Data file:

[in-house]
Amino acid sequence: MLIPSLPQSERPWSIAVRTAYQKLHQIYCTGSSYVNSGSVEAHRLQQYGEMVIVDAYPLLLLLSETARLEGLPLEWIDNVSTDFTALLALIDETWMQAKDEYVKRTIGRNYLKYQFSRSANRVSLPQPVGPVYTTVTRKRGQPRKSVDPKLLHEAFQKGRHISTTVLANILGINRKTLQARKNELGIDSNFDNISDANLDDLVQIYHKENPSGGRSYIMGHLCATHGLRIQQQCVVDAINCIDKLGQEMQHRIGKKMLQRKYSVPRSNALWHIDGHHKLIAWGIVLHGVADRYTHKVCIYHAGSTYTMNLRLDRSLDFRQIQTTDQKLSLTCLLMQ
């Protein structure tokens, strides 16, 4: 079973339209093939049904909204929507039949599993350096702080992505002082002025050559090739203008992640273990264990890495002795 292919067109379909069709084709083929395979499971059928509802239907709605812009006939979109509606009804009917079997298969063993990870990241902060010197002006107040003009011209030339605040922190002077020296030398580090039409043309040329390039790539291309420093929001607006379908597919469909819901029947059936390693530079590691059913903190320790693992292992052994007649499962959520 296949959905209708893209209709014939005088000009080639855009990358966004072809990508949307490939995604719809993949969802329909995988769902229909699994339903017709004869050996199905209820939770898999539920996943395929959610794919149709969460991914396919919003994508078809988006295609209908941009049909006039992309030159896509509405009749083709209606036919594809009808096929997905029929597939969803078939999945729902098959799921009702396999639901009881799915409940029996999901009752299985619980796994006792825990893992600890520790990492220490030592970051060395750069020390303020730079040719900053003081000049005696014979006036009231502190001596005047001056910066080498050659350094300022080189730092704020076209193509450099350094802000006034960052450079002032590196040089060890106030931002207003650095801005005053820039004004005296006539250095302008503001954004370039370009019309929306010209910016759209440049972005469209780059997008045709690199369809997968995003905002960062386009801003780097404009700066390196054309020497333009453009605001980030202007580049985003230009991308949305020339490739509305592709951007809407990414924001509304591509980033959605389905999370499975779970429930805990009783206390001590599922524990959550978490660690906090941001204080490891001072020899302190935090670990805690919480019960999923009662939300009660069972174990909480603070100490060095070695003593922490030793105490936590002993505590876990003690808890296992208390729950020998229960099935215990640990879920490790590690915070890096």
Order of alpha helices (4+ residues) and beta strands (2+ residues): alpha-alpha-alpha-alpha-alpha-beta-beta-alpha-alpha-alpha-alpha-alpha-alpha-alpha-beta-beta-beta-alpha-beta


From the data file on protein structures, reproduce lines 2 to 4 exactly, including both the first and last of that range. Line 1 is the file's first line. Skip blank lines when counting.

Amino acid sequence: MLIPSLPQSERPWSIAVRTAYQKLHQIYCTGSSYVNSGSVEAHRLQQYGEMVIVDAYPLLLLLSETARLEGLPLEWIDNVSTDFTALLALIDETWMQAKDEYVKRTIGRNYLKYQFSRSANRVSLPQPVGPVYTTVTRKRGQPRKSVDPKLLHEAFQKGRHISTTVLANILGINRKTLQARKNELGIDSNFDNISDANLDDLVQIYHKENPSGGRSYIMGHLCATHGLRIQQQCVVDAINCIDKLGQEMQHRIGKKMLQRKYSVPRSNALWHIDGHHKLIAWGIVLHGVADRYTHKVCIYHAGSTYTMNLRLDRSLDFRQIQTTDQKLSLTCLLMQ
């Protein structure tokens, strides 16, 4: 079973339209093939049904909204929507039949599993350096702080992505002082002025050559090739203008992640273990264990890495002795 292919067109379909069709084709083929395979499971059928509802239907709605812009006939979109509606009804009917079997298969063993990870990241902060010197002006107040003009011209030339605040922190002077020296030398580090039409043309040329390039790539291309420093929001607006379908597919469909819901029947059936390693530079590691059913903190320790693992292992052994007649499962959520 296949959905209708893209209709014939005088000009080639855009990358966004072809990508949307490939995604719809993949969802329909995988769902229909699994339903017709004869050996199905209820939770898999539920996943395929959610794919149709969460991914396919919003994508078809988006295609209908941009049909006039992309030159896509509405009749083709209606036919594809009808096929997905029929597939969803078939999945729902098959799921009702396999639901009881799915409940029996999901009752299985619980796994006792825990893992600890520790990492220490030592970051060395750069020390303020730079040719900053003081000049005696014979006036009231502190001596005047001056910066080498050659350094300022080189730092704020076209193509450099350094802000006034960052450079002032590196040089060890106030931002207003650095801005005053820039004004005296006539250095302008503001954004370039370009019309929306010209910016759209440049972005469209780059997008045709690199369809997968995003905002960062386009801003780097404009700066390196054309020497333009453009605001980030202007580049985003230009991308949305020339490739509305592709951007809407990414924001509304591509980033959605389905999370499975779970429930805990009783206390001590599922524990959550978490660690906090941001204080490891001072020899302190935090670990805690919480019960999923009662939300009660069972174990909480603070100490060095070695003593922490030793105490936590002993505590876990003690808890296992208390729950020998229960099935215990640990879920490790590690915070890096």
Order of alpha helices (4+ residues) and beta strands (2+ residues): alpha-alpha-alpha-alpha-alpha-beta-beta-alpha-alpha-alpha-alpha-alpha-alpha-alpha-beta-beta-beta-alpha-beta